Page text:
Recently, researchers have produced a new zeolite that is surprisingly stable and makes very little nitrous oxide from nitric oxide, a chemical that depletes ozone. The zeolite produces mainly water and atmospheric nitrogen — the main component of air — but it needs to be fed ammonia, such as from urea.

Some of the diesel vehicles in Europe are now using this catalyst, and drivers must top off their urea tank as well as their diesel. Called Cu-SSZ-13, the zeolite uses copper as its added metal and has smaller spaces in its alumino-silicate scaffolding compared to other zeolites.

Researchers have assumed that this zeolite would break down nitric oxide in the same way that other zeolites do, following the same series of chemical reaction steps. However, something else must be going on because researchers can make the older zeolites work faster by adding nitrogen dioxide — but Cu-SSZ-13 doesn't respond in the same way. This indicates Cu-SSZ-13 must be taking a different chemical route.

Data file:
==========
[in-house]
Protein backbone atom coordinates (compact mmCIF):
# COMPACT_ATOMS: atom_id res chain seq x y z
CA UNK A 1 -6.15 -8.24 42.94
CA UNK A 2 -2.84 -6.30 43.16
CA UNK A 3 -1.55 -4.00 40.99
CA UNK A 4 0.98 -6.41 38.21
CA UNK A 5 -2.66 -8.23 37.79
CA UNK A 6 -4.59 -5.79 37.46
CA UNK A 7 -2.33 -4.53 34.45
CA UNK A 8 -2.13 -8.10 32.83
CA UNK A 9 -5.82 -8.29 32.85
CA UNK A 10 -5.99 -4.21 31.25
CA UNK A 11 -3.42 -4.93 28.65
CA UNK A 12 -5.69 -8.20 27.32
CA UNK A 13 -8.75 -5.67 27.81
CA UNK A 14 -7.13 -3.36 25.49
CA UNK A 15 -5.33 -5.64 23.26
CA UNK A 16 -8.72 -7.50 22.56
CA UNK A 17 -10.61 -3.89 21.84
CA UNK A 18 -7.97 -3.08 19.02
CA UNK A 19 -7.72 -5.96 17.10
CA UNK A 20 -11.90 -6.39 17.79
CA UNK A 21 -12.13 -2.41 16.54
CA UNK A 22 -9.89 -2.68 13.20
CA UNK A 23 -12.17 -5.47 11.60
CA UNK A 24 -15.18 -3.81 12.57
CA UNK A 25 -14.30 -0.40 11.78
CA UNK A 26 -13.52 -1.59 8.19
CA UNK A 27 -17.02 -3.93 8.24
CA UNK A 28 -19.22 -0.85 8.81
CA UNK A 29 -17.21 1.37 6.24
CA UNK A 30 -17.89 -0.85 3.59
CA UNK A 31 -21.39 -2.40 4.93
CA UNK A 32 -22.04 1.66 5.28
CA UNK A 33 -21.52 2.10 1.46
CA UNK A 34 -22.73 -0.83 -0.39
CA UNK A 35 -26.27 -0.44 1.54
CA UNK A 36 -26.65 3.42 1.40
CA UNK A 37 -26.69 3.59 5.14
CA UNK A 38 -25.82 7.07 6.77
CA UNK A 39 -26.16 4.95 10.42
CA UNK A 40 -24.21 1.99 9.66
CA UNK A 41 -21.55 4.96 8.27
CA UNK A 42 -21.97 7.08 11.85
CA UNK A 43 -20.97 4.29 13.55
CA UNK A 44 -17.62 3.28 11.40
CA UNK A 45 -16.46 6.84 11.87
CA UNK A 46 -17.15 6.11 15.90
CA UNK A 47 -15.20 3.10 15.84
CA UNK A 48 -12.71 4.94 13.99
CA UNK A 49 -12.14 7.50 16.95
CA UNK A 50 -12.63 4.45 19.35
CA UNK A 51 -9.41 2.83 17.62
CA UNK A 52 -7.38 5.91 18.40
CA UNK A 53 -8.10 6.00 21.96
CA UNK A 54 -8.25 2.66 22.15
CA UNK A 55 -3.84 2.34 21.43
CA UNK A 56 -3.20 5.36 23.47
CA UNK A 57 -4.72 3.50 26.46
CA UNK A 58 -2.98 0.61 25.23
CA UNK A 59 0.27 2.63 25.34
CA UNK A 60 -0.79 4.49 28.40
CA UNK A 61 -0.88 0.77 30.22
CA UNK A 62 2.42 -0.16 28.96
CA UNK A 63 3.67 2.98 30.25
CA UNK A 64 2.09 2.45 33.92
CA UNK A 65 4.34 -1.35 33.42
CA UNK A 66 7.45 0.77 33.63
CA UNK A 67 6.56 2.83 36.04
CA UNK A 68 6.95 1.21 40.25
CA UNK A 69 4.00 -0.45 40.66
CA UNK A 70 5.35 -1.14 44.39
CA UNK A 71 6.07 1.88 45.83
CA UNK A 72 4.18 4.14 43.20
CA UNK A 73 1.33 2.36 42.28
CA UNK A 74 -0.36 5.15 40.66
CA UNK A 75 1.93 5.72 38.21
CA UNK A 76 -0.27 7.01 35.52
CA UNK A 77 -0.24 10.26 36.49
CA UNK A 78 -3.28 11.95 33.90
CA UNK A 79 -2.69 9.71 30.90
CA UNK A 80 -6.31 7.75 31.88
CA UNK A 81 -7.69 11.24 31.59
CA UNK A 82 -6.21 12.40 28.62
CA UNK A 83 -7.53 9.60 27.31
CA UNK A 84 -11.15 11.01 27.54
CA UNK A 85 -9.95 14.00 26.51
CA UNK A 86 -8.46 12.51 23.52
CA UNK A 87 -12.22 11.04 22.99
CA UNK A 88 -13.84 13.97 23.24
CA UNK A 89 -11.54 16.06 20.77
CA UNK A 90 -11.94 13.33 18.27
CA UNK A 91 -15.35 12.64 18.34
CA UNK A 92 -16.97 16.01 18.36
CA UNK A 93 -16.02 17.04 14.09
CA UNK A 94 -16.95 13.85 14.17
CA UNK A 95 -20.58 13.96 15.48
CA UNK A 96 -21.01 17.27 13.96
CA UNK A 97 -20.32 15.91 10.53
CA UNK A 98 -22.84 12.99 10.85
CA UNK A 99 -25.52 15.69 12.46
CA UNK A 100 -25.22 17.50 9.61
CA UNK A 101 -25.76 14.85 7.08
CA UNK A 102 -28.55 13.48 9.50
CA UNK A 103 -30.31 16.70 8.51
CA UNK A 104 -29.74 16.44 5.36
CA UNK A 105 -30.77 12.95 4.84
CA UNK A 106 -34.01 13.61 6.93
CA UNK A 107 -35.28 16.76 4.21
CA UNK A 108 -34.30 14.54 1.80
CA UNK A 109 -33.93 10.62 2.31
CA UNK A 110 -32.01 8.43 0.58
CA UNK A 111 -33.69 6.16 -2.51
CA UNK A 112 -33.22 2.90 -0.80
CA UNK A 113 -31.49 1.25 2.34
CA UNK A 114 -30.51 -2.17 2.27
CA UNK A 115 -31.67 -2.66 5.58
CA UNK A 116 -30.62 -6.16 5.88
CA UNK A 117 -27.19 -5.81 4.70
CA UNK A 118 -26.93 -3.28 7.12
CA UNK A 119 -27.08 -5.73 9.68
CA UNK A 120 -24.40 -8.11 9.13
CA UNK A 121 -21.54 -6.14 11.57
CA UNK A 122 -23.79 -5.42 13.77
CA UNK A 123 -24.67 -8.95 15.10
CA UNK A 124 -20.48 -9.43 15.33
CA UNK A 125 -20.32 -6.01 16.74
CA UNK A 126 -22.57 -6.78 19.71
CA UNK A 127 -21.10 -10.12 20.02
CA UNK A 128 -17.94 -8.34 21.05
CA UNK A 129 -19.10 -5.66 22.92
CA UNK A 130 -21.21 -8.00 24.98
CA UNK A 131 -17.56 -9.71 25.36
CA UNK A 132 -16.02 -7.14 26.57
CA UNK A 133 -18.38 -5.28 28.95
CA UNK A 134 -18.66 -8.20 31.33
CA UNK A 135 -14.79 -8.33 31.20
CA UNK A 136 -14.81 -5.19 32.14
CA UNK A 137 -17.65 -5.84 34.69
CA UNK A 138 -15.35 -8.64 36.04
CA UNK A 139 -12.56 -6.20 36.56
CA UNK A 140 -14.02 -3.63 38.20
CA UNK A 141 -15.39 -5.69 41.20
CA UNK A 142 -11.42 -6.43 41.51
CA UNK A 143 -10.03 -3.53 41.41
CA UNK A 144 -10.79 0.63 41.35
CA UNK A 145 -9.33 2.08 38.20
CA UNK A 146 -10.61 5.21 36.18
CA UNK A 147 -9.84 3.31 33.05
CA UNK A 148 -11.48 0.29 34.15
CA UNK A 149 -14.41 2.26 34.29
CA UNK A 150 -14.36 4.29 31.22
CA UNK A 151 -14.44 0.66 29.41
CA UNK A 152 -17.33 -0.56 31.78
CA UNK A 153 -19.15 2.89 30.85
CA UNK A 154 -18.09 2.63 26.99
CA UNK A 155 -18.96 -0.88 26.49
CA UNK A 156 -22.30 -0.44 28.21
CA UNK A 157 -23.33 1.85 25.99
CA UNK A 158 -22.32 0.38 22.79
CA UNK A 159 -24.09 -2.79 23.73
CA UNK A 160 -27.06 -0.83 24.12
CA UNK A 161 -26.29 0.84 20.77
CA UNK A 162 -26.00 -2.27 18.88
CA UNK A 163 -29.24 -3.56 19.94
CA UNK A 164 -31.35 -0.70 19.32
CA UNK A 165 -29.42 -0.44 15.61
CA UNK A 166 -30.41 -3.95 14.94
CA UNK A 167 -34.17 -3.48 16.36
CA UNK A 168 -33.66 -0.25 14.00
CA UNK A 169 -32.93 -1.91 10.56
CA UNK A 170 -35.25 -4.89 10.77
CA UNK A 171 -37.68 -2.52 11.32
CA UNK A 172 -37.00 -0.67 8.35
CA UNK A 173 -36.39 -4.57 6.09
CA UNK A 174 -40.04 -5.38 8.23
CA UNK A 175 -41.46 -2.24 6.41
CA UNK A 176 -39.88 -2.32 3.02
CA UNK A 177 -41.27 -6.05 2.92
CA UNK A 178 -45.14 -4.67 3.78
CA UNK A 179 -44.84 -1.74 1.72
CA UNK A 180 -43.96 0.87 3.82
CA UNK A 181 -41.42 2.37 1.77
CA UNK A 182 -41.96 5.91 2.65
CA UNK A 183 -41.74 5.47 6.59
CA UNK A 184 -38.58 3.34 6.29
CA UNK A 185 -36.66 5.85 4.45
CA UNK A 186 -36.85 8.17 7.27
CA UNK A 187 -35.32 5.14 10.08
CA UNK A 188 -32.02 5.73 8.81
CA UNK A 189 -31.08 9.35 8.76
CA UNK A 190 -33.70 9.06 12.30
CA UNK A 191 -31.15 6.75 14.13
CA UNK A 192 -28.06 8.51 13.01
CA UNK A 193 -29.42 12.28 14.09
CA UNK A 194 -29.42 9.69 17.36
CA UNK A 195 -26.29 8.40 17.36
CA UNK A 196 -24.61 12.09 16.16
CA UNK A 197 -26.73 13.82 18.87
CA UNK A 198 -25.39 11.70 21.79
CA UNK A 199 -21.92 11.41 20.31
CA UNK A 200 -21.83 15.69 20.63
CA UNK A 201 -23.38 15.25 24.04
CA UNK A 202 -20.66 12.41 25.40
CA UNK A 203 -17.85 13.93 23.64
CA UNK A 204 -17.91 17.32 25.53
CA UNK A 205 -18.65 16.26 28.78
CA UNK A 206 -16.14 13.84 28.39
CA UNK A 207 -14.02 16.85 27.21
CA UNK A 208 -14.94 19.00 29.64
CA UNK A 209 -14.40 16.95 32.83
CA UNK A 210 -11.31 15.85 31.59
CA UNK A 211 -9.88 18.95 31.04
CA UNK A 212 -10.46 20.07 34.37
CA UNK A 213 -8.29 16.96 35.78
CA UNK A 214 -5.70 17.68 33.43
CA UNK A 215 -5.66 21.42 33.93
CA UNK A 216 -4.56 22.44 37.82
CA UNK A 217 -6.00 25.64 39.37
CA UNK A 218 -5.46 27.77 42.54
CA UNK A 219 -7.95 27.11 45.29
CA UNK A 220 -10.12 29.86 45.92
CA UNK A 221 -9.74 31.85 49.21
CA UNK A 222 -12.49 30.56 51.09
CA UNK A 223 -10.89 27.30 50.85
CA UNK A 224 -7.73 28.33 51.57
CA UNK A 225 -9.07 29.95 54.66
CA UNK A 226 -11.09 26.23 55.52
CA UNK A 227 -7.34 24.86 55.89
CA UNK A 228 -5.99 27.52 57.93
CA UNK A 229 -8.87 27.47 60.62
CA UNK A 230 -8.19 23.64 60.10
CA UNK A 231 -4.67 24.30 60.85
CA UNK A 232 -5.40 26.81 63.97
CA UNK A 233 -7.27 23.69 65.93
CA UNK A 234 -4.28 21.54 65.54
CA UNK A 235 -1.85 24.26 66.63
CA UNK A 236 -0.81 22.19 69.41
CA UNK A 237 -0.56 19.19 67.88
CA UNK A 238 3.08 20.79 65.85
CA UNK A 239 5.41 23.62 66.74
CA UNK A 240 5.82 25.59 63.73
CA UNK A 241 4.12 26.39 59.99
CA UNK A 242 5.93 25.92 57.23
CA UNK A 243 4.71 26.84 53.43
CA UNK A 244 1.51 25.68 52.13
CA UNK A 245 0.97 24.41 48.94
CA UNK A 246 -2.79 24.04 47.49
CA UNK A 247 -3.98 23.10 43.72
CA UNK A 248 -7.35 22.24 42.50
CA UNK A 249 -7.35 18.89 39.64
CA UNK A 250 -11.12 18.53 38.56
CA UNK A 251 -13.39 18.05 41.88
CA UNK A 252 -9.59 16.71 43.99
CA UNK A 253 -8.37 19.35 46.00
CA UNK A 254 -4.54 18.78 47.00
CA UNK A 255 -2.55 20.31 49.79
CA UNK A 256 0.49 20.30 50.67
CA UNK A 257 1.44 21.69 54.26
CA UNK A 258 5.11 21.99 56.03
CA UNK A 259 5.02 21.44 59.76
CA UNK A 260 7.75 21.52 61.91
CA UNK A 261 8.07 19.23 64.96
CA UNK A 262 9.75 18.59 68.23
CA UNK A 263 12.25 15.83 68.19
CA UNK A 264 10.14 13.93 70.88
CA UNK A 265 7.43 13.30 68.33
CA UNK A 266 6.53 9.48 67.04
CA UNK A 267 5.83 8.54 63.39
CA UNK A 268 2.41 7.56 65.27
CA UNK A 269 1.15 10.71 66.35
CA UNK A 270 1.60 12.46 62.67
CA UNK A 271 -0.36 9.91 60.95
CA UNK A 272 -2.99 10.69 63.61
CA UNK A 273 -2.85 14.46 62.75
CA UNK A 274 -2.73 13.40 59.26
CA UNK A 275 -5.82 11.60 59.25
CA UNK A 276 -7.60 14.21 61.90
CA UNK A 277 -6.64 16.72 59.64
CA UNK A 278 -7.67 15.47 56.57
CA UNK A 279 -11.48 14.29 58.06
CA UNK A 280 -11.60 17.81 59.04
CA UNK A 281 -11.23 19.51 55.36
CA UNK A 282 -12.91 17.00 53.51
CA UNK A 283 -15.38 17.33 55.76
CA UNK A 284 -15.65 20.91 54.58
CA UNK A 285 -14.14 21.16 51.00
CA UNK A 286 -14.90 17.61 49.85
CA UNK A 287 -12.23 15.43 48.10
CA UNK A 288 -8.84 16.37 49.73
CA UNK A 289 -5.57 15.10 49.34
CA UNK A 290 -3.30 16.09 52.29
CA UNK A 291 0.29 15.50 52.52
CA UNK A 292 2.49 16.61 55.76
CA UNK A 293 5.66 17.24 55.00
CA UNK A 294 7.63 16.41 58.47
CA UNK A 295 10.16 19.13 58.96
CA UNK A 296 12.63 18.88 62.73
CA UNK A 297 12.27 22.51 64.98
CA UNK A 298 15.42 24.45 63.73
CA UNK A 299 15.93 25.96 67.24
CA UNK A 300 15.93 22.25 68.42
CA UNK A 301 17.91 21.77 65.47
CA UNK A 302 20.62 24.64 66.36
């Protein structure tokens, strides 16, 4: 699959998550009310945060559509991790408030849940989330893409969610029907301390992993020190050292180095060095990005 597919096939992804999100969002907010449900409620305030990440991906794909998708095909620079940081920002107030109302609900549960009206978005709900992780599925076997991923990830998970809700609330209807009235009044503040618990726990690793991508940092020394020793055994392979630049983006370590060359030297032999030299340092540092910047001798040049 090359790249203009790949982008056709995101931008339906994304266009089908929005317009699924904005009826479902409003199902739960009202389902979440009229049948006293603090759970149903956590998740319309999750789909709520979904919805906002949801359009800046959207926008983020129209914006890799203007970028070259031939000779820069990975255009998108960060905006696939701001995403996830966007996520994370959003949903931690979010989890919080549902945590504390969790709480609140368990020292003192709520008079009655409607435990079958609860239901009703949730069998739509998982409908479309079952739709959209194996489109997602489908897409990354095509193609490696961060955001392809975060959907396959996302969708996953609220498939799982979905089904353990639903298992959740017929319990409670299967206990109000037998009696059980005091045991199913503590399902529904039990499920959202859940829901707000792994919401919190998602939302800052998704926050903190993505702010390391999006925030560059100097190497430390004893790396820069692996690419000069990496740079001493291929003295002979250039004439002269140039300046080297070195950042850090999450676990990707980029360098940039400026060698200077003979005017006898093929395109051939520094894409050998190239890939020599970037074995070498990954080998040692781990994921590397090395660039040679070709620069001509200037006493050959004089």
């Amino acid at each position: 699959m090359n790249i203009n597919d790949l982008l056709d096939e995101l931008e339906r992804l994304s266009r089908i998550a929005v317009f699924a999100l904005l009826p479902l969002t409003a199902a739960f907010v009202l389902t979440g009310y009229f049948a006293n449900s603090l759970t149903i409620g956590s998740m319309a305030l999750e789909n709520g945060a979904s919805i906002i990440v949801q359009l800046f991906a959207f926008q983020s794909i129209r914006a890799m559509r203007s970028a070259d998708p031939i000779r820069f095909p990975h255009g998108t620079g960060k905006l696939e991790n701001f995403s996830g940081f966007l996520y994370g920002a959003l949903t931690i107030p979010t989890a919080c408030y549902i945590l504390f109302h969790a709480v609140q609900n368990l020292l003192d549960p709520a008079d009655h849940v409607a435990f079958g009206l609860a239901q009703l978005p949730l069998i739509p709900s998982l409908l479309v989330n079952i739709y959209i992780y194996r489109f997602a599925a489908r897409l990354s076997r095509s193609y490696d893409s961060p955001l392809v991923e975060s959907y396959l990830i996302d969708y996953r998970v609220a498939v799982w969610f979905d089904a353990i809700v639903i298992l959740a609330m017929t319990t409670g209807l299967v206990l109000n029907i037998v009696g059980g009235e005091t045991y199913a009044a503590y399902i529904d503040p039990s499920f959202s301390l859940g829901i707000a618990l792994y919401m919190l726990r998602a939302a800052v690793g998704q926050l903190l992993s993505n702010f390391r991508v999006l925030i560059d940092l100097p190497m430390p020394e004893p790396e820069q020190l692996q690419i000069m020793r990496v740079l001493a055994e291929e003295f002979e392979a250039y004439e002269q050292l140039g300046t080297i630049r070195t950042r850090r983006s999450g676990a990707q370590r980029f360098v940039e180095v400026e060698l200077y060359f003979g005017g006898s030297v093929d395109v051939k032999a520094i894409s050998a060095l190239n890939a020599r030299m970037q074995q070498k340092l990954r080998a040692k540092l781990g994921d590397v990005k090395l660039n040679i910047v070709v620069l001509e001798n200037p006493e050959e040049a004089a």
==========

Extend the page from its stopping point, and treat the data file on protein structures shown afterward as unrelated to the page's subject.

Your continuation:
To explore how Cu-SSZ-13 breaks down nitric oxide, the team of researchers investigated the structure of the zeolite in the process of performing the reaction. Using tools designed to find such answers at EMSL, DOE's Environmental Molecular Sciences Laboratory on PNNL's campus, team members first looked at what molecules stuck to the surface of the zeolite.

There they unexpectedly found a charged nitric oxide molecule bound to the copper ions. This molecular combination could only happen one of two ways, the more common of which requires the presence of nitrogen dioxide. Because the researchers saw no nitrogen dioxide, they ruled out that common reaction pathway.

That left the copper metal itself directly hooking up with nitric oxide. In the process, copper borrows one of nitric oxide's electrons, giving nitric oxide a charge. This early theft sets the stage for ammonia to react with the charged nitric oxide in the first of several chemical steps, ultimately pumping out atmospheric nitrogen and water.

Catalysis Imitating Life